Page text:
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Open Access Highly Accessed Research article

Characterization of a unique technique for culturing primary adult human epithelial progenitor/“stem cells”

Cynthia Luz Marcelo1*, Antonio Peramo2, Amala Ambati1 and Stephen E Feinberg3

Author Affiliations

1 Department of Surgery, Section of Plastic and Reconstructive Surgery, University of Michigan, MSRBII, A560 1150 W. Medical Center Dr., Ann Arbor, MI, 48109, USA

2 Oral and Maxillofacial Surgery, School of Dentistry, MSRBII, A560 1150 W. Medical Center Dr., Ann Arbor, MI, 48109, USA

3 Department of Surgery, Oral and Maxillofacial Surgery, Section of Oral and Maxillofacial Surgery, School of Dentistry, University of Michigan, MSRBII, A560 1150 W. Medical Center Dr., Ann Arbor, MI, 48109, USA

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BMC Dermatology 2012, 12:8  doi:10.1186/1471-5945-12-8

Published: 24 June 2012

Abstract

Background

Primary keratinocytes derived from epidermis, oral mucosa, and urothelium are used in construction of cell based wound healing devices and in regenerative medicine. This study presents in vitro technology that rapidly expands keratinocytes in culture by growing monolayers under large volumes of serum-free, essential fatty acid free, low calcium medium that is replaced every 24 hrs.

Methods

Primary cell cultures were produced from epidermal skin, oral mucosa and ureter by trypsinization of tissue. Cells were grown using Epilife medium with growth factors under high medium volumes. Once densely confluent, the keratinocyte monolayer produced cells in suspension in the overlying medium that can be harvested every 24 hrs. over a 7–10 day period. The cell suspension (approximately 8 X 105 cells/ml) is poured into a new flask to form another confluent monolayer over 2–4 days. This new culture, in turn produced additional cell suspensions that when serially passed expand the cell strain over 2–3 months, without the use of enzymes to split the cultures. The cell suspension, called epithelial Pop Up Keratinocytes (ePUKs) were analyzed for culture expansion, cell size and glucose utilization, attachment to carrier beads, micro-spheroid formation, induction of keratinocyte differentiation, and characterized by immunohistochemistry.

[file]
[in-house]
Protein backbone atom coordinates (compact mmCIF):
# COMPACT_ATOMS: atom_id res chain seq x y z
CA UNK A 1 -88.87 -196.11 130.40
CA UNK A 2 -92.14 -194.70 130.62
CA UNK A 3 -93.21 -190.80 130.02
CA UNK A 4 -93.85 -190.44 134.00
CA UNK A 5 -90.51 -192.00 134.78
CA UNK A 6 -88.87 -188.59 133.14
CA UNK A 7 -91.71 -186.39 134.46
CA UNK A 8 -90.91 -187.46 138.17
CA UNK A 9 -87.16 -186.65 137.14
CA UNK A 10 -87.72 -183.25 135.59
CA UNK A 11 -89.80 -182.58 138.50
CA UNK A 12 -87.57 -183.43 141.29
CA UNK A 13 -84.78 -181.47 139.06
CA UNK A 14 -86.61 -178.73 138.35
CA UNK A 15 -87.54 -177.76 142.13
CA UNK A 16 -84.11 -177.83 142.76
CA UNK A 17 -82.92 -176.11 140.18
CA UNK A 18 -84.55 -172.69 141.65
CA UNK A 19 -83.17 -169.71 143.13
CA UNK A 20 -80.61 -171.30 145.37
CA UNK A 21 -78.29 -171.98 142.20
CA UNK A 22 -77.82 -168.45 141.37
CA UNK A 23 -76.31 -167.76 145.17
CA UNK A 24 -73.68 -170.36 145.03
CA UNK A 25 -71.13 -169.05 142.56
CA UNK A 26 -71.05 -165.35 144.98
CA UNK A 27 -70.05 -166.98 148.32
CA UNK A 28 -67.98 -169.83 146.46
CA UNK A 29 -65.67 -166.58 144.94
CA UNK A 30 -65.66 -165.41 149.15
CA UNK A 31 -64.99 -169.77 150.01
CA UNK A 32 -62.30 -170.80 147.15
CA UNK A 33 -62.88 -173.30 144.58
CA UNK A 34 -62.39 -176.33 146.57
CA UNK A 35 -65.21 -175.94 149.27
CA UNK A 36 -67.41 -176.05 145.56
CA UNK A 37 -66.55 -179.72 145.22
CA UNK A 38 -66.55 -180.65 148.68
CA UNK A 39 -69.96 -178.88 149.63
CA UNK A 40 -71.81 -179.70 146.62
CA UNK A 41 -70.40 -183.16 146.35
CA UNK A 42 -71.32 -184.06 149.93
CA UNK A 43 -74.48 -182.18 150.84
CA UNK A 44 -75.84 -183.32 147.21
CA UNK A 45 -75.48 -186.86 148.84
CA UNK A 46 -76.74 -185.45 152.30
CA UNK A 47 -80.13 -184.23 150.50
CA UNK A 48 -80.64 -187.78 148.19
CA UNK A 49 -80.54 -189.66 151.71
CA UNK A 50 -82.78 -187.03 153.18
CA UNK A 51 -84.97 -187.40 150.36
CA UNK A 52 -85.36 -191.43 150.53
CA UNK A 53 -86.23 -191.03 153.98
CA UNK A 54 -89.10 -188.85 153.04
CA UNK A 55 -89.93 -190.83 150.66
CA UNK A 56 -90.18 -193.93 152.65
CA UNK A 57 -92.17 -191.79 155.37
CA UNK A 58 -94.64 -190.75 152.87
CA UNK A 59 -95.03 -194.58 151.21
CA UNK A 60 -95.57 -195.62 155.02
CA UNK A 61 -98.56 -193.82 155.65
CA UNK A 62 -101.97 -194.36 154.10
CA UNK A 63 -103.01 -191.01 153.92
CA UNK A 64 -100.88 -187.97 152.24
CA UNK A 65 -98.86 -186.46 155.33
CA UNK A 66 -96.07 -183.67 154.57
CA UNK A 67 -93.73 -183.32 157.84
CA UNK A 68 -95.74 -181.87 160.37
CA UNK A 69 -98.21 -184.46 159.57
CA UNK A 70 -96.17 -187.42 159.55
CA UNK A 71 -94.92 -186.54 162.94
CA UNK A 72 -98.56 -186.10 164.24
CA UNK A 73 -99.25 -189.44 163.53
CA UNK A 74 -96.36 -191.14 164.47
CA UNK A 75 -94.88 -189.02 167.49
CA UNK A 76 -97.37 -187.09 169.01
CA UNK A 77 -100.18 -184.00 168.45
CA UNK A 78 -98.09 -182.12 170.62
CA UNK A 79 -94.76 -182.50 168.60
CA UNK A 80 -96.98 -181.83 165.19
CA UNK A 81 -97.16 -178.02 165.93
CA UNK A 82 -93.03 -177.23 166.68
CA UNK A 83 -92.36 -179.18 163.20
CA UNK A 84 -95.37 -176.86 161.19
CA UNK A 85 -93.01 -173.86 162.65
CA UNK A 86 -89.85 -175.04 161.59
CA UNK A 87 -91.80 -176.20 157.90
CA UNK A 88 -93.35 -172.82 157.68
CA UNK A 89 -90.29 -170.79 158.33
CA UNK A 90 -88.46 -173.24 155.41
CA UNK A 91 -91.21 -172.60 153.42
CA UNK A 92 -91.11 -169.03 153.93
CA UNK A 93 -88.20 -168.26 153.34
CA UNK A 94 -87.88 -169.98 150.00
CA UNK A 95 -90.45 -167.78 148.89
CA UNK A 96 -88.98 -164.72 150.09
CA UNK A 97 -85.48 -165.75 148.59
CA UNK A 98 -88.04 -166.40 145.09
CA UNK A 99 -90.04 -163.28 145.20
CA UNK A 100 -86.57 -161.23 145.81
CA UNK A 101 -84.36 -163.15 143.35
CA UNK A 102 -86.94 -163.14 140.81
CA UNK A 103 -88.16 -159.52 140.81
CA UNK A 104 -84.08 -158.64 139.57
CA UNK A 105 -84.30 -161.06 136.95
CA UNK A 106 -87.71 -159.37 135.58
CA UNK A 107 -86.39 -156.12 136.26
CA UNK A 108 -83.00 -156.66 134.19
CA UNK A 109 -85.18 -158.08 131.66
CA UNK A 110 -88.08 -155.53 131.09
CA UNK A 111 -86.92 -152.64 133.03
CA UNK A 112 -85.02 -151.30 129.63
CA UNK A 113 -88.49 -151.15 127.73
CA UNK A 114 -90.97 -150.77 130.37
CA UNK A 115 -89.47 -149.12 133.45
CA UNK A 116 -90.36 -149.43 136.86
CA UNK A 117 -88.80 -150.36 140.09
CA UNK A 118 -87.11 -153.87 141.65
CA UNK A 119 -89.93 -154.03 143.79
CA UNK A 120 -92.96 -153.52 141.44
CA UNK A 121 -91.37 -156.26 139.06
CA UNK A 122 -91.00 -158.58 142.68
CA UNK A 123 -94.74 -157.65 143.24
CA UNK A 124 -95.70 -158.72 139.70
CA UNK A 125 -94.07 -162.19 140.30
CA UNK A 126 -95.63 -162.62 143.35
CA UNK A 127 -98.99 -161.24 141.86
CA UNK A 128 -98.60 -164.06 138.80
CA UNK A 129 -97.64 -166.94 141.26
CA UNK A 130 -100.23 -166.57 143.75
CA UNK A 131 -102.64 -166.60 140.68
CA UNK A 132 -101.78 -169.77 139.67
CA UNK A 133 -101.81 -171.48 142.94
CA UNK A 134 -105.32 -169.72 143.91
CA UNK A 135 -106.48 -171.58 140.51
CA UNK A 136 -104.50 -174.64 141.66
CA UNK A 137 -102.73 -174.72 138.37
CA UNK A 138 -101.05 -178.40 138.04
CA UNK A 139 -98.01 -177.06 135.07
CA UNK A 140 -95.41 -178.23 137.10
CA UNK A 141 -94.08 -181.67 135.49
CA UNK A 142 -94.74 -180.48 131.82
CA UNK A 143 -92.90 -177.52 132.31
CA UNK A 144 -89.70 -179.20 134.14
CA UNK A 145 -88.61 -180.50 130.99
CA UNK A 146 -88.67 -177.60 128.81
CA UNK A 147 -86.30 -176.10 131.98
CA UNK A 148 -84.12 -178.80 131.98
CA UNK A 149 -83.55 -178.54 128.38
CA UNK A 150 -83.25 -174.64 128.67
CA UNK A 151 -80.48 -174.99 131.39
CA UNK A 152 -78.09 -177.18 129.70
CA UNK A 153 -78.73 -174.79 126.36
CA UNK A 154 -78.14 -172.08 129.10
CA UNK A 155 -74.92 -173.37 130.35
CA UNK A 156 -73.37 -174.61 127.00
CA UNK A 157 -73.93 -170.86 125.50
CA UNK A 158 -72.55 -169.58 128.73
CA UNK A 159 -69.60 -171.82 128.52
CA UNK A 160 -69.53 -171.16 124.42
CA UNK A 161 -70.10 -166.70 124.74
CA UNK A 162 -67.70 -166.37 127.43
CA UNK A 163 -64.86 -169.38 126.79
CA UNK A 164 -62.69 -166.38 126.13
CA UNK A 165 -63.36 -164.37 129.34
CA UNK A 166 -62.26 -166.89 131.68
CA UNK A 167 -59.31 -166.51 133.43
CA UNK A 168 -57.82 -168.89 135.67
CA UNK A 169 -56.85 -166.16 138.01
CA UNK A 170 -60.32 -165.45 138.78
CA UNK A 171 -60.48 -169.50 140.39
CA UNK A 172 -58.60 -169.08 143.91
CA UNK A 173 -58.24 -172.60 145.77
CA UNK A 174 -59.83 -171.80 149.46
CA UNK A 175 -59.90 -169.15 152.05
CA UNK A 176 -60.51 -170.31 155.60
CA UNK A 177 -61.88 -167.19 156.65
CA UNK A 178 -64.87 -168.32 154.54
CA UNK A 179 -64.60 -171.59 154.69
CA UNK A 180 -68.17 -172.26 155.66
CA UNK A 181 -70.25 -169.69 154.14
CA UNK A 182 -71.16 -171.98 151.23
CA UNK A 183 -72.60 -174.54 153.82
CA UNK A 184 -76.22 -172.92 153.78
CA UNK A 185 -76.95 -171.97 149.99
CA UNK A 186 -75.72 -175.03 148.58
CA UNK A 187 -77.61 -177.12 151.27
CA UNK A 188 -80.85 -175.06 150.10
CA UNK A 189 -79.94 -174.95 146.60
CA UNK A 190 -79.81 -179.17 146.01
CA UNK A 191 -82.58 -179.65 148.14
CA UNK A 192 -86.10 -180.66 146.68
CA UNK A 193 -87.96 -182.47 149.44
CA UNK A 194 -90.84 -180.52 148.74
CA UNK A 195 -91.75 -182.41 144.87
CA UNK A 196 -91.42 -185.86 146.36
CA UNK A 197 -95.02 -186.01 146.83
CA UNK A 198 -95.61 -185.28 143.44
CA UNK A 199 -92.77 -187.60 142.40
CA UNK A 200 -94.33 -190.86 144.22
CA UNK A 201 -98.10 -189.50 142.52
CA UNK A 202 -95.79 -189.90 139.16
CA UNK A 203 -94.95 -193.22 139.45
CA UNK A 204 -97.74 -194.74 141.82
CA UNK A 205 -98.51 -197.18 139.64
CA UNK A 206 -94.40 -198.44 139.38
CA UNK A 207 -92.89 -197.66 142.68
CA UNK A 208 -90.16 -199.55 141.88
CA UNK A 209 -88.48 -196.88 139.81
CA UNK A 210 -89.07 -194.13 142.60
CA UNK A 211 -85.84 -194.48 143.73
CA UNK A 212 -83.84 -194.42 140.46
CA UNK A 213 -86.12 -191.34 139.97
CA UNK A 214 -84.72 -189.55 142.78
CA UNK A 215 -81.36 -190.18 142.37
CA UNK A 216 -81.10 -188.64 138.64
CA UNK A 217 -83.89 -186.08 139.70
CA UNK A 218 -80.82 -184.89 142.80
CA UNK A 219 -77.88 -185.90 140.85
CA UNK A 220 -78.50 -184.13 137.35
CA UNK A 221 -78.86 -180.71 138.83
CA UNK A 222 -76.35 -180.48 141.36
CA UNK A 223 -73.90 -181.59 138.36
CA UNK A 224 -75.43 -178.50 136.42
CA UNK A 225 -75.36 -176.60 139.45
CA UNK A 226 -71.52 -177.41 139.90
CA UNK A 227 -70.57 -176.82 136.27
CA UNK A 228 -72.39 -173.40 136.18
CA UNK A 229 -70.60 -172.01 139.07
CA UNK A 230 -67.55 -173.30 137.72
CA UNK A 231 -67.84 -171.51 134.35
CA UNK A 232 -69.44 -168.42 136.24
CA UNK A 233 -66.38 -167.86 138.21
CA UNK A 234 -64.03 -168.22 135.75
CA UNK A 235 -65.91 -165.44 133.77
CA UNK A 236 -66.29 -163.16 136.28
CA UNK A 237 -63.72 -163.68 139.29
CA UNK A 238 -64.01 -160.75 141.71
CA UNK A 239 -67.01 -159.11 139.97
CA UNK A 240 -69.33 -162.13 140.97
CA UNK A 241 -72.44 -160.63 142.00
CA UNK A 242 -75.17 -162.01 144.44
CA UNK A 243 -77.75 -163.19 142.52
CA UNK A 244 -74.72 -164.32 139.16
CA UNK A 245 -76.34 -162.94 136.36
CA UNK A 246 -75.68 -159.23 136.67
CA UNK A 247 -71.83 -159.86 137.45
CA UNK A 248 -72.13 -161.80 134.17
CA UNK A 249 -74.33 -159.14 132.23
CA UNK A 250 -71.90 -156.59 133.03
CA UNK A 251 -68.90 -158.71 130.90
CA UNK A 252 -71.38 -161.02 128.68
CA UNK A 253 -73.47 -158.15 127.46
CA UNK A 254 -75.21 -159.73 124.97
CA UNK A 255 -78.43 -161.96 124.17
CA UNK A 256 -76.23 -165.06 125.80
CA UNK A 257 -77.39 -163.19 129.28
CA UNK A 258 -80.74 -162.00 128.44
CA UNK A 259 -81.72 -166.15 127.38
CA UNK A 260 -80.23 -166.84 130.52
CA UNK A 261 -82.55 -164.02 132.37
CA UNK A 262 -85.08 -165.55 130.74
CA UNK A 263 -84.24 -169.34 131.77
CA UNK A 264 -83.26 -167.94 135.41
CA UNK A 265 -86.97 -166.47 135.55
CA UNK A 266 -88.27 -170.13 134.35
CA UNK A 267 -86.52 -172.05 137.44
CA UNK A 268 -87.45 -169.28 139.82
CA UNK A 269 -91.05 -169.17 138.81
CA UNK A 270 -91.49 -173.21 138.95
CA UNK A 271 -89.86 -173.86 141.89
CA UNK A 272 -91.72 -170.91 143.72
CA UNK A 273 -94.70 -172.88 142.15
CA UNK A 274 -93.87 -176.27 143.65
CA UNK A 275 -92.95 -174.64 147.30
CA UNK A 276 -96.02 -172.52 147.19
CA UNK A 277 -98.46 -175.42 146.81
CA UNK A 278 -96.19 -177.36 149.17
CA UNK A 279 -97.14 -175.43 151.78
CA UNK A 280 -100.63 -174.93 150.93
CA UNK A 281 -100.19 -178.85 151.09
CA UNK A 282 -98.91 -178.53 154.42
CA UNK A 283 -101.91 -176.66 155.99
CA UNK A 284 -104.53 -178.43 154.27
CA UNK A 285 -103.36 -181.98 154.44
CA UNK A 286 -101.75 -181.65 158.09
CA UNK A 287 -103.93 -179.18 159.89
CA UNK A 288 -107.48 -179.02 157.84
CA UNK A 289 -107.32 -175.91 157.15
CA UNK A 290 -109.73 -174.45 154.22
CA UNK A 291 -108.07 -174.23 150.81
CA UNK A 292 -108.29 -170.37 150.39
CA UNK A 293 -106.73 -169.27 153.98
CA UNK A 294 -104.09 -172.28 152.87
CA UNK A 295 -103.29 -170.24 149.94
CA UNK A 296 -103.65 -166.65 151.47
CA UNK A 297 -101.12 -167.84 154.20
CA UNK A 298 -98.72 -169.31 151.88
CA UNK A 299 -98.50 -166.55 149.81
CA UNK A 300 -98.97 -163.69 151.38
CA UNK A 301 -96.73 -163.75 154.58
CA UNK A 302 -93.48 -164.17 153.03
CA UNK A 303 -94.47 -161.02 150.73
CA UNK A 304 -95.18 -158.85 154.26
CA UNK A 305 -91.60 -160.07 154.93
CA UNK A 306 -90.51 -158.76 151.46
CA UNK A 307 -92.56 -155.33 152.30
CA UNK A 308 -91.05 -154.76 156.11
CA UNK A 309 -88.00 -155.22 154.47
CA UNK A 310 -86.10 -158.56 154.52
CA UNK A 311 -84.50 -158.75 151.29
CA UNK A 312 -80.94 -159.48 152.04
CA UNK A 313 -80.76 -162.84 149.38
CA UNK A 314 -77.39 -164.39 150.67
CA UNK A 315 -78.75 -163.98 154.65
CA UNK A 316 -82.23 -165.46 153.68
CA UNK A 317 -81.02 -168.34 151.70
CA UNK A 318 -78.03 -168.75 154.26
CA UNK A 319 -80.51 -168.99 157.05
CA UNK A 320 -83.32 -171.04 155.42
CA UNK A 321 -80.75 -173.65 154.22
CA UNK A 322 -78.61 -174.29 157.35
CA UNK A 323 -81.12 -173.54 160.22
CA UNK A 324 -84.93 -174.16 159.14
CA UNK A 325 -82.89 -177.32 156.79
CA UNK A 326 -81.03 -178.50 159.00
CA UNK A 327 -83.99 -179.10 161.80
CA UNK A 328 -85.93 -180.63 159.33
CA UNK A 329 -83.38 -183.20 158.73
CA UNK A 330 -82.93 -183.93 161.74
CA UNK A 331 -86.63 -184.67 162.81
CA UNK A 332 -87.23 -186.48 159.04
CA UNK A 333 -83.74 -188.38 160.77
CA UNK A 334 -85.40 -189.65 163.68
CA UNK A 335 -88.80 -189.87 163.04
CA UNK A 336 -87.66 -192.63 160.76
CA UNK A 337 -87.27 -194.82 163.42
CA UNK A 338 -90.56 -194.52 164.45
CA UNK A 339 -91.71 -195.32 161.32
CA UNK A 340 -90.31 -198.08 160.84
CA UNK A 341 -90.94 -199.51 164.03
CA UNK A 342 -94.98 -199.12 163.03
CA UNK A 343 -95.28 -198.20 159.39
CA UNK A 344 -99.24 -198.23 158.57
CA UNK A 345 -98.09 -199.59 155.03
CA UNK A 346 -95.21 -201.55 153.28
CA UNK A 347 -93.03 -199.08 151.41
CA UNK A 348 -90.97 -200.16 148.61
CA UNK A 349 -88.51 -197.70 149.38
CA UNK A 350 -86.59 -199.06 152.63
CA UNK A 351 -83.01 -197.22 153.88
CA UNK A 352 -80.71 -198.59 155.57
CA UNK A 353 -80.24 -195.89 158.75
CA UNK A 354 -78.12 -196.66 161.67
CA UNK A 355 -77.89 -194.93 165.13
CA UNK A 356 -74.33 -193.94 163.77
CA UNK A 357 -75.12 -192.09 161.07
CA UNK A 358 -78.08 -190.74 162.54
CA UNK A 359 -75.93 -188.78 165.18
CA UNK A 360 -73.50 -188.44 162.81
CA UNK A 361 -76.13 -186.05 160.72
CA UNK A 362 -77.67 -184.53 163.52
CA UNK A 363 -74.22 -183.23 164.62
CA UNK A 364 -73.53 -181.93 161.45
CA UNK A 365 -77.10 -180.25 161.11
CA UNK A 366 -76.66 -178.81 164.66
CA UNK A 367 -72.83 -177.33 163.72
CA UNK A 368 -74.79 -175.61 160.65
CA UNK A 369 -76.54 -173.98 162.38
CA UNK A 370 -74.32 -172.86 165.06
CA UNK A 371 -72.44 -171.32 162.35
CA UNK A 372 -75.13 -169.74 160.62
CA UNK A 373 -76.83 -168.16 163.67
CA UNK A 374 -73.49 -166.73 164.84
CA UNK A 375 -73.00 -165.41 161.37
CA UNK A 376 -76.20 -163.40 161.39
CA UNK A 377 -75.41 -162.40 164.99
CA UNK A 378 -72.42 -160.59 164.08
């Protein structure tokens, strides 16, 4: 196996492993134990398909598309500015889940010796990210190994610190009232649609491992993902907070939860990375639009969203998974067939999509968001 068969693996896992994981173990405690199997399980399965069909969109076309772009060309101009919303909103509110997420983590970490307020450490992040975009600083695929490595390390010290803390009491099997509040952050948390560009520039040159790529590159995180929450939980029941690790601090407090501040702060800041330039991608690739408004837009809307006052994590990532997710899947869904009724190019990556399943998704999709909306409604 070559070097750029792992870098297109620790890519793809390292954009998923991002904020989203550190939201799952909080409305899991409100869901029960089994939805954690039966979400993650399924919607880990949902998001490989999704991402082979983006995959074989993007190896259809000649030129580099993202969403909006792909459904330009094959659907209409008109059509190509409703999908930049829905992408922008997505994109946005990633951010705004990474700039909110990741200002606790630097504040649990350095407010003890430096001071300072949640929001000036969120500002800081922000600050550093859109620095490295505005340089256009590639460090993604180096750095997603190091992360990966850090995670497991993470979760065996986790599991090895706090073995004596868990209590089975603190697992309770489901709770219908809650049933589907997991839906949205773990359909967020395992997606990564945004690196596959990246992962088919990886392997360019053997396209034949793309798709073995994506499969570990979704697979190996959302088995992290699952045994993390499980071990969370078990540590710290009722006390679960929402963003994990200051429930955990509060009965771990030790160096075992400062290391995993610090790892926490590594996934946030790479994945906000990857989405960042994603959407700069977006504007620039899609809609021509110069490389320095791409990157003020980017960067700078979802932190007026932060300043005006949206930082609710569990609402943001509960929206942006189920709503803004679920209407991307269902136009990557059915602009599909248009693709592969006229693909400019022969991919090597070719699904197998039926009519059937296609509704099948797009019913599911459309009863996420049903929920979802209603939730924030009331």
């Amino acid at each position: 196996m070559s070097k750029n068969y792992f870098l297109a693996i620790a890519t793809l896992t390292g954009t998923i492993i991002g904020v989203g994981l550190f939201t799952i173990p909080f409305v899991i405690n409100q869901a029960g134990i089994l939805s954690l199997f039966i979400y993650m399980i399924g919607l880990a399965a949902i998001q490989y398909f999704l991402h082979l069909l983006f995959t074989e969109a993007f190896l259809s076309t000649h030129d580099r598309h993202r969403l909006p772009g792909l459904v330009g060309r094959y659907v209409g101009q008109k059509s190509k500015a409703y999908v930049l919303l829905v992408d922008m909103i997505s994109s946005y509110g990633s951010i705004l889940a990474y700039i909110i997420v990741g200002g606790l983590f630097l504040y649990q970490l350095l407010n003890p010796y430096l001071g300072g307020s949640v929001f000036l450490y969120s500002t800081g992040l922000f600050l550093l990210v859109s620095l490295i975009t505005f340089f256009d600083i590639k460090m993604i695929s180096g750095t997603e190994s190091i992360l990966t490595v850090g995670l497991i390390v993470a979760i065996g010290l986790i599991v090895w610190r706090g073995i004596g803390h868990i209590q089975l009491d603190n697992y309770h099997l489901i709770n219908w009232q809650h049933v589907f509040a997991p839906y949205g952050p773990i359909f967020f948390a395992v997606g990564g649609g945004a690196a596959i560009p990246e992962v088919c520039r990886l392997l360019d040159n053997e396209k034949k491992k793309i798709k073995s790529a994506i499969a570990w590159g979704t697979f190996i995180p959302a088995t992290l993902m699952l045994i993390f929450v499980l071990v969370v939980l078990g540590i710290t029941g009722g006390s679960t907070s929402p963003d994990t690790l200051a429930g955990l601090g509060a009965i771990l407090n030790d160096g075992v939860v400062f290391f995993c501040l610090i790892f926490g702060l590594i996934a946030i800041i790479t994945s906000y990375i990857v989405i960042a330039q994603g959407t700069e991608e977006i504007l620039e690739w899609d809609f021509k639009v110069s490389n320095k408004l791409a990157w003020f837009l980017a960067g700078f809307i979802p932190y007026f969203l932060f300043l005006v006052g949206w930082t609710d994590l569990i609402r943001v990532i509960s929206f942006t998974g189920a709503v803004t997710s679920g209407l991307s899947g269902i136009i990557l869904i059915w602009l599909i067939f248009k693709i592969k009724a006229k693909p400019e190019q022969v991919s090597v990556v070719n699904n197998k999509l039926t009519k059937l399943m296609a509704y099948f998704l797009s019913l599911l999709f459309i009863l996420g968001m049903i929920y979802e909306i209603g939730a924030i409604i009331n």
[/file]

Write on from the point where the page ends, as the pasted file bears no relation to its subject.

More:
Results

The ePUKs expanded greatly in culture, attached to carrier beads, did not form micro-spheroids, used approximately 50% of medium glucose over 24 hrs., contained a greater portion of smaller diameter cells (8–10 microns), reverted to classical appearing cultures when returned to routine feeding schedules (48 hrs. and 15 ml/T-75 flask) and can be differentiated by either adding 1.2 mM medium calcium, or essential fatty acids. The ePUK cells are identified as cycling (Ki67 expressing) basal cells (p63, K14 expressing).

Conclusions

Using this primary culture technique, large quantities of epithelial cells can be generated without the use of the enzyme trypsin to split the cultures. The cells are small in diameter and have basal cell progenitor/”stem” (P/SC) cell characteristics induced by daily feeding with larger than normal medium volumes. The ePUK epithelial cells have the potential to be used in regenerative medicine and for basic studies of epithelia P/SC phenotype.